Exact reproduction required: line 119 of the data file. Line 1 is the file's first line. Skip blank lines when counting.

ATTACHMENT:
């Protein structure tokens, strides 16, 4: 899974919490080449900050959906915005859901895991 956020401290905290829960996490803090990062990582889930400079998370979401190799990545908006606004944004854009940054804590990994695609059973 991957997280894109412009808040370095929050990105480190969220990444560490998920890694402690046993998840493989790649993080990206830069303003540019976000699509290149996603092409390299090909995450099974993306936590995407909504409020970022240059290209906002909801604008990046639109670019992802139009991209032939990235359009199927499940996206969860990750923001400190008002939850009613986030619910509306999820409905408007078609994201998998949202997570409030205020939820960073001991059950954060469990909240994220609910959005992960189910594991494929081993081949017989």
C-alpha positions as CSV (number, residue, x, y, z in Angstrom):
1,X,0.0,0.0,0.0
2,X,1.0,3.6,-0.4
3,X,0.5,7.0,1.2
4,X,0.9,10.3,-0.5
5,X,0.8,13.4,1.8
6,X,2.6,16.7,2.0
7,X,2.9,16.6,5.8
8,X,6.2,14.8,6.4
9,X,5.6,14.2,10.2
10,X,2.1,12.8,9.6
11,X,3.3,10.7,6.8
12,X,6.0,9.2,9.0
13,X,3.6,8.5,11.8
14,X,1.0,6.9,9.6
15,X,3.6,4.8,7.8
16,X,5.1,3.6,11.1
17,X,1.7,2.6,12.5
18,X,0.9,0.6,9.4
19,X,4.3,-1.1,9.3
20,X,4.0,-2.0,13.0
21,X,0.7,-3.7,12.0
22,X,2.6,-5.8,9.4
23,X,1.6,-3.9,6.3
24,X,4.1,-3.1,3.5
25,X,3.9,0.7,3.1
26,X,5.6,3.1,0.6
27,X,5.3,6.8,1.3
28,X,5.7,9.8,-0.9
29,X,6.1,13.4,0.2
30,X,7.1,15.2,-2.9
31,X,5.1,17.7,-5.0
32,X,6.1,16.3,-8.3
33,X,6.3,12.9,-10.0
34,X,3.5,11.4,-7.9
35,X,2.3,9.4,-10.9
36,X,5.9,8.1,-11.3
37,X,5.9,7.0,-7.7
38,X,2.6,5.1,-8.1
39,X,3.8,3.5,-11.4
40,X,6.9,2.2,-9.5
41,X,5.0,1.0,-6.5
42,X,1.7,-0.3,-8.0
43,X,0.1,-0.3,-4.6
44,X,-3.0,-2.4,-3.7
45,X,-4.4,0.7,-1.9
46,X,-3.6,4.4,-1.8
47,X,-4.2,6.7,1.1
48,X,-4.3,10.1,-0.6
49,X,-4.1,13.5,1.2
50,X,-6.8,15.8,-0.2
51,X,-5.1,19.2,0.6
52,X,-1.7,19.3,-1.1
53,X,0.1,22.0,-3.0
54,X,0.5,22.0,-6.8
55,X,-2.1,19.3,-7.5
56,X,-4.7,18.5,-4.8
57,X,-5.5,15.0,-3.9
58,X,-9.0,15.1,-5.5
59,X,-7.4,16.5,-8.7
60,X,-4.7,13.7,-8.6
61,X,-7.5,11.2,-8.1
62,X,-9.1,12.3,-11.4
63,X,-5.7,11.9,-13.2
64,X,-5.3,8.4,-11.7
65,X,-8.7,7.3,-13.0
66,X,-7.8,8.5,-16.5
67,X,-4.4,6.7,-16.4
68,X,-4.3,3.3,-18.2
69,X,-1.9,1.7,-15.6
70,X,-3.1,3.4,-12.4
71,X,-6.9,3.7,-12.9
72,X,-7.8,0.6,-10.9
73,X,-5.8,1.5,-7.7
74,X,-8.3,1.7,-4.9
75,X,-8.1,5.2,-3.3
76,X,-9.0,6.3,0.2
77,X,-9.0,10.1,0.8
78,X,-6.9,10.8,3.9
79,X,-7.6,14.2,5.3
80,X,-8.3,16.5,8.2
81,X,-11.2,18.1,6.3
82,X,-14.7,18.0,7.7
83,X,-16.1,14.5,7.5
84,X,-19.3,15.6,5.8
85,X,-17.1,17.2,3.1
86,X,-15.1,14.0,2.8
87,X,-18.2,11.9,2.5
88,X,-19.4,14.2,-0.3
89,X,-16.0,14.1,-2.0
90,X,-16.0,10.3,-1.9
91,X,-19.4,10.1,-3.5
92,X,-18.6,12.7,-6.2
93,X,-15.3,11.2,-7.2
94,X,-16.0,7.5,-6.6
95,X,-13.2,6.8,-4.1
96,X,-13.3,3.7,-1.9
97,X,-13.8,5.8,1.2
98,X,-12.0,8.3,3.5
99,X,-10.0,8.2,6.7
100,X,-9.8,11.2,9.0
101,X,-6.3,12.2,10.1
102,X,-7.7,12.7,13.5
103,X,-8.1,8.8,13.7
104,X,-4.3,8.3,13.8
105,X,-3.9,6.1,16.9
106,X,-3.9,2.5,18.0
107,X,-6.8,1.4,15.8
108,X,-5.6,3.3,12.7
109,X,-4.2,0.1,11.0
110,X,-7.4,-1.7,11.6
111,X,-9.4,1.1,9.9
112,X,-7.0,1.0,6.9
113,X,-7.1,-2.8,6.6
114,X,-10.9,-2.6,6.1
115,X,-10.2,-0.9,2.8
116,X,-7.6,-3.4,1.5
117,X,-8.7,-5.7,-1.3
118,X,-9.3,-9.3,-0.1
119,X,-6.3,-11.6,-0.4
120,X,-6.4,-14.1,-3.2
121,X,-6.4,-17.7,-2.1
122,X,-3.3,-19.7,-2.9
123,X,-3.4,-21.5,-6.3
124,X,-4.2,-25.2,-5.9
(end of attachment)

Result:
117,X,-8.7,-5.7,-1.3